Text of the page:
NASA launches ‘suicide’ spacecraft to deflect asteroid off course | Space News

NASA has launched a mission to deliberately crush a spaceship onto an asteroid – a test if humanity ever stops a giant space rock from wiping out life on Earth.

It might sound like science fiction, but the DART – Double Asteroid Redirection Test – is a true proof of concept experiment. It took off at 10:21 p.m. on Tuesday (06:21 GMT Wednesday) aboard a SpaceX rocket from Vandenberg Space Force base in California.

The goal is to slightly alter the trajectory of Dimorphos, a “moonlet” about 160 meters (525 feet) wide that surrounds a much larger asteroid called Didymos 762 meters (2,500 feet) in diameter. The pair revolve around the Sun together.

The impact is expected to take place in the third quarter of 2022, when the binary asteroid system is 11 million kilometers (6.8 million miles) from Earth, almost the closest point on record.

“What we’re trying to learn is how to deflect a threat,” NASA lead scientist Thomas Zuburchen said of the $ 330 million project, the first of its kind.

To be clear, the asteroids in question pose no threat to the planet. But they belong to a class of bodies known as Near-Earth Objects (NEOs), which approach within 48 million kilometers (30 million miles).

NASA’s Planetary Defense Coordination Office is particularly interested in those taller than 140 meters (460 feet), which have the potential to level cities or entire regions with several times the energy of a bomb. nuclear medium.

There are 10,000 known near-Earth asteroids of this size or more, but none have a significant chance of hitting in the next 100 years. One big caveat: Scientists believe there are still 15,000 more such objects to be discovered.

Planetologist Essam Heggy said that while NASA’s mission looks like science fiction, the threat to the planet is real if the fate of the dinosaurs 80 million years ago is remembered.

“The chances of being hit by an asteroid again are far from science fiction,” he told Al Jazeera. “Asteroids 100 meters and above are a threat to Earth, and we need to quantify our deflection capacity in the face of these threats.”

Kick at 24,000 km / h

Planetary scientists can create miniature impacts in labs and use the results to create sophisticated models of how to hijack an asteroid – but the models still fall short of real-world tests.

Scientists say the Didymos-Dimorphos system is an “ideal natural laboratory” because terrestrial telescopes can easily measure the pair’s variation in brightness and judge how long it takes for the moon to orbit its big brother.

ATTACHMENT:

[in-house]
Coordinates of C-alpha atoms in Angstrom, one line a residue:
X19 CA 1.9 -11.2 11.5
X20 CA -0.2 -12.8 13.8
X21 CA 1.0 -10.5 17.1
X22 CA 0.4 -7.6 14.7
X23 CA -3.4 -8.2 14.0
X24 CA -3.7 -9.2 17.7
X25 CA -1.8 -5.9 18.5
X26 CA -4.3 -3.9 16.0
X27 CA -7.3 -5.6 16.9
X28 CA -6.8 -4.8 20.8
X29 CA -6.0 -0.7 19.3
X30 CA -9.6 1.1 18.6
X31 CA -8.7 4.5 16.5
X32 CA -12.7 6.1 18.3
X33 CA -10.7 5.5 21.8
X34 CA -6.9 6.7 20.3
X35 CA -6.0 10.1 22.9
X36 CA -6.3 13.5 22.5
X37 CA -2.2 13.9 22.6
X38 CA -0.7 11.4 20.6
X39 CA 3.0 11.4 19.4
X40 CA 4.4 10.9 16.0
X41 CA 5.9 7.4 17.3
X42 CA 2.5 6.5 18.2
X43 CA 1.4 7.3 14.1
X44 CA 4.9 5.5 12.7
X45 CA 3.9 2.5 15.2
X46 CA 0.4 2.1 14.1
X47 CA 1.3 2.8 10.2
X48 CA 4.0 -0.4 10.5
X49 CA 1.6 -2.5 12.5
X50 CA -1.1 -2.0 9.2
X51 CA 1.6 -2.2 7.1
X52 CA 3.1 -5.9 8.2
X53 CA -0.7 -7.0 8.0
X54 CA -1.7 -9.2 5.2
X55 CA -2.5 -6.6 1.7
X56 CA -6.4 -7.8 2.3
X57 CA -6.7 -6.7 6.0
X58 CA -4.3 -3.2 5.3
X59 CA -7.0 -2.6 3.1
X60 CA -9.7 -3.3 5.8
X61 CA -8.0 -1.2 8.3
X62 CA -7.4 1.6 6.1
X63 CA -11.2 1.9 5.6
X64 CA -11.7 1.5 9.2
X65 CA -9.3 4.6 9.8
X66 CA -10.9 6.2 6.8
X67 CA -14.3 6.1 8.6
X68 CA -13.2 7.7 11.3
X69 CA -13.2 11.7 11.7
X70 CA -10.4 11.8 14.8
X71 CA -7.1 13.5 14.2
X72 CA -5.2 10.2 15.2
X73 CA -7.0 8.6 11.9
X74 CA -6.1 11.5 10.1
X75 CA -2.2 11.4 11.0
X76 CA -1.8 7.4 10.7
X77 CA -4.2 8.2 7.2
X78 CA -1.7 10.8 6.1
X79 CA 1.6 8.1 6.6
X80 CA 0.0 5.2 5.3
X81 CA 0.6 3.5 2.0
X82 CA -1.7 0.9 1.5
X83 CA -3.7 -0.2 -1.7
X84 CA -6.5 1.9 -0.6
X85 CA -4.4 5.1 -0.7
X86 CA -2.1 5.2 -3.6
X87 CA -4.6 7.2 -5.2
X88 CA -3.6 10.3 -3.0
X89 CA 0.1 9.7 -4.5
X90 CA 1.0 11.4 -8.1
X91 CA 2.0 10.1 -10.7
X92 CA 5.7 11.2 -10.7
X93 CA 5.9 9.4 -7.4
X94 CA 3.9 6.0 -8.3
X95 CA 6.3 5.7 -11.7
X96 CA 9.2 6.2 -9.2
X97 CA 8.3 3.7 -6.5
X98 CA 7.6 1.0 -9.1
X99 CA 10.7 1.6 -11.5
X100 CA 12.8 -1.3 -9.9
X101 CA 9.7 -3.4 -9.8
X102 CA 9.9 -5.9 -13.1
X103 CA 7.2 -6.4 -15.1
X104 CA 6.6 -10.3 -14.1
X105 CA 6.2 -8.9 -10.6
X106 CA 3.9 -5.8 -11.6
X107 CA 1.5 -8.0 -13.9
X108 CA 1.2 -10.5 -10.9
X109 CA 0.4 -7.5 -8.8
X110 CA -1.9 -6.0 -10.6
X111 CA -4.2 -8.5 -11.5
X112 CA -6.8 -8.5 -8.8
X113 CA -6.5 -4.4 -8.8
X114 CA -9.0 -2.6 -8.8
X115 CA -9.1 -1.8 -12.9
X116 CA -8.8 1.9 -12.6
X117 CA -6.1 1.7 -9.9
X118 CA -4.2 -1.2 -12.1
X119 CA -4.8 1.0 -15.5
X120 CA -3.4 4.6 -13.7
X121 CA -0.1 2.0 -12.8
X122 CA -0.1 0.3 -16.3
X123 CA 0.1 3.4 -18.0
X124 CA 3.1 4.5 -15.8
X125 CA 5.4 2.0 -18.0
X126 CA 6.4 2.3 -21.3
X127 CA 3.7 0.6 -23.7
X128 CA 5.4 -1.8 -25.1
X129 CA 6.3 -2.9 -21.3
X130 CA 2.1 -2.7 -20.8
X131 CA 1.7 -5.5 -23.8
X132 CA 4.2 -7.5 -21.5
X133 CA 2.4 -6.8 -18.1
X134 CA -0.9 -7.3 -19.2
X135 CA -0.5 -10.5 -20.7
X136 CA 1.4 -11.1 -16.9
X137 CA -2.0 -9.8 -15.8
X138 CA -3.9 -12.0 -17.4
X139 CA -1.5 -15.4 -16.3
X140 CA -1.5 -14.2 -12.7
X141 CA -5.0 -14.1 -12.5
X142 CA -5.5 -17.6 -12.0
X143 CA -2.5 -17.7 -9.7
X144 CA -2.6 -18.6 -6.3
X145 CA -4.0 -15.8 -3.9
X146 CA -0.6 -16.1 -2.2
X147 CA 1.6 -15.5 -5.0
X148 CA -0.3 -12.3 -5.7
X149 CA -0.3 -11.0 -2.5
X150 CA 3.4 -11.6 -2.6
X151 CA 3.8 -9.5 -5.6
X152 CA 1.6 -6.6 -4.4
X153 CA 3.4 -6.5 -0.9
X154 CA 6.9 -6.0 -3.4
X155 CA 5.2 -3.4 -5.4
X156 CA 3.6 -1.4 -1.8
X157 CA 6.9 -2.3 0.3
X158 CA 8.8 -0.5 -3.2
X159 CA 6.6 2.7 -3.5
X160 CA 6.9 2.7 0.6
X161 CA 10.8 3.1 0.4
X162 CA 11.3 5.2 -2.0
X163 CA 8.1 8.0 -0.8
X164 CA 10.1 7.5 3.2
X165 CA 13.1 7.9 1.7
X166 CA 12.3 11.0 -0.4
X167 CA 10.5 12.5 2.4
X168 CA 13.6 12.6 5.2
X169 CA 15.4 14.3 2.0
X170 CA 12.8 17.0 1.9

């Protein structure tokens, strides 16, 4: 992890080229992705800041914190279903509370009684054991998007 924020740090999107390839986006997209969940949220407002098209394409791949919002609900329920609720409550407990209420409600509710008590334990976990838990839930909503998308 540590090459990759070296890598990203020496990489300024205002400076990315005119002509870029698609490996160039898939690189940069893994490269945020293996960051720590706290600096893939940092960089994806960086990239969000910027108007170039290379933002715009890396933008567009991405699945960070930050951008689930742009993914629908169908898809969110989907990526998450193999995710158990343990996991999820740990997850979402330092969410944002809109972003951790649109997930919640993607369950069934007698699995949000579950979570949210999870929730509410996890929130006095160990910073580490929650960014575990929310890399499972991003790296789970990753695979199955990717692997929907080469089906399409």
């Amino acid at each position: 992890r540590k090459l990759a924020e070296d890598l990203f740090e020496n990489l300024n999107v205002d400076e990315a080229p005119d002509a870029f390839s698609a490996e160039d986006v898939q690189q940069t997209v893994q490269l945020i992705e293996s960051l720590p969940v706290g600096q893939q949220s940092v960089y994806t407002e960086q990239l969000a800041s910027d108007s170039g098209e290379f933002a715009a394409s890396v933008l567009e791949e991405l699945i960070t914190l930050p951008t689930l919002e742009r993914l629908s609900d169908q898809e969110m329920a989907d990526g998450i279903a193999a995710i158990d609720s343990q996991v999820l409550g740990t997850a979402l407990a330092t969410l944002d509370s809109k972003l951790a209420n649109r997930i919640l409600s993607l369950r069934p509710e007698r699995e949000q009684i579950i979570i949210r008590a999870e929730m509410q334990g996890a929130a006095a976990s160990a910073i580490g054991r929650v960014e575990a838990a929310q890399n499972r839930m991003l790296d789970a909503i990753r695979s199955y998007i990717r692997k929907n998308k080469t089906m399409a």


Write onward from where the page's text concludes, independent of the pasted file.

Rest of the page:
Since the current orbit period is known, the change will reveal the effect of the collision, which is expected to occur between September 26 and October 1, 2022.

Additionally, since asteroids’ orbit never intersects Earth, they are considered safer to study.

The DART probe, which is a box the size of a full-size refrigerator with limousine-sized solar panels on either side, will crash into Dimorphos at over 24,000 kilometers per hour (15,000 miles per hour).

Andy Rivkin, the leader of the DART investigation team, said the current orbital period is 11 hours and 55 minutes, and the team expects the kick to reduce that time by 10 minutes.

There is some uncertainty as to how much energy will be transferred by the impact, as the internal composition and porosity of the moon is not known.

The more debris generated, the more push will be given to Dimorphos.

“Whenever we show up on an asteroid, we find things that we don’t expect,” Rivkin said.

The DART spacecraft also contains sophisticated instruments for navigation and imaging, including the Italian Space Agency’s Light Italian CubeSat for Asteroid Imaging (LICIACube) to observe the crash and its aftermath.

“The CubeSat will give us, we hope, the snapshot – the most spectacular image of the impact of DART and the ejecta plume from the asteroid. It will be a truly historic and spectacular image, ”said Tom Statler, DART Program Scientist.

Armageddon scenario

The so-called “kinetic impactor” method is not the only way to deflect an asteroid, but it is the only technique ready to be deployed with current technology.

Other hypotheses have been put forward, including piloting a nearby spacecraft to transmit a small force of gravity.

Another detonates a nuclear explosion nearby – but not on the object itself, as in the Armageddon and Deep Impact movies – which would likely create many more perilous objects.

Scientists estimate that 140-meter asteroids strike once every 20,000 years.

Asteroids measuring 10 km (6 miles) or larger – like the one that struck 66 million years ago and led to the extinction of most life on Earth, including dinosaurs – all occur every 100 to 200 million years.

DART is the latest of several NASA missions in recent years to explore and interact with asteroids, primordial rock remnants of the formation of the solar system 4.6 billion years ago.

Last month, NASA launched a probe on a trip to the orbiting Trojan asteroid clusters near Jupiter, while the OSIRES-REx grab-and-go spacecraft is on its way back to Earth with a sample taken last October from the asteroid Bennu.

The spacecraft is on a collision course with an asteroid in the first test to see if Earth can be protected from potentially disastrous impact by slightly altering the trajectory of a space rock [Bill Ingalls/NASA via AP]
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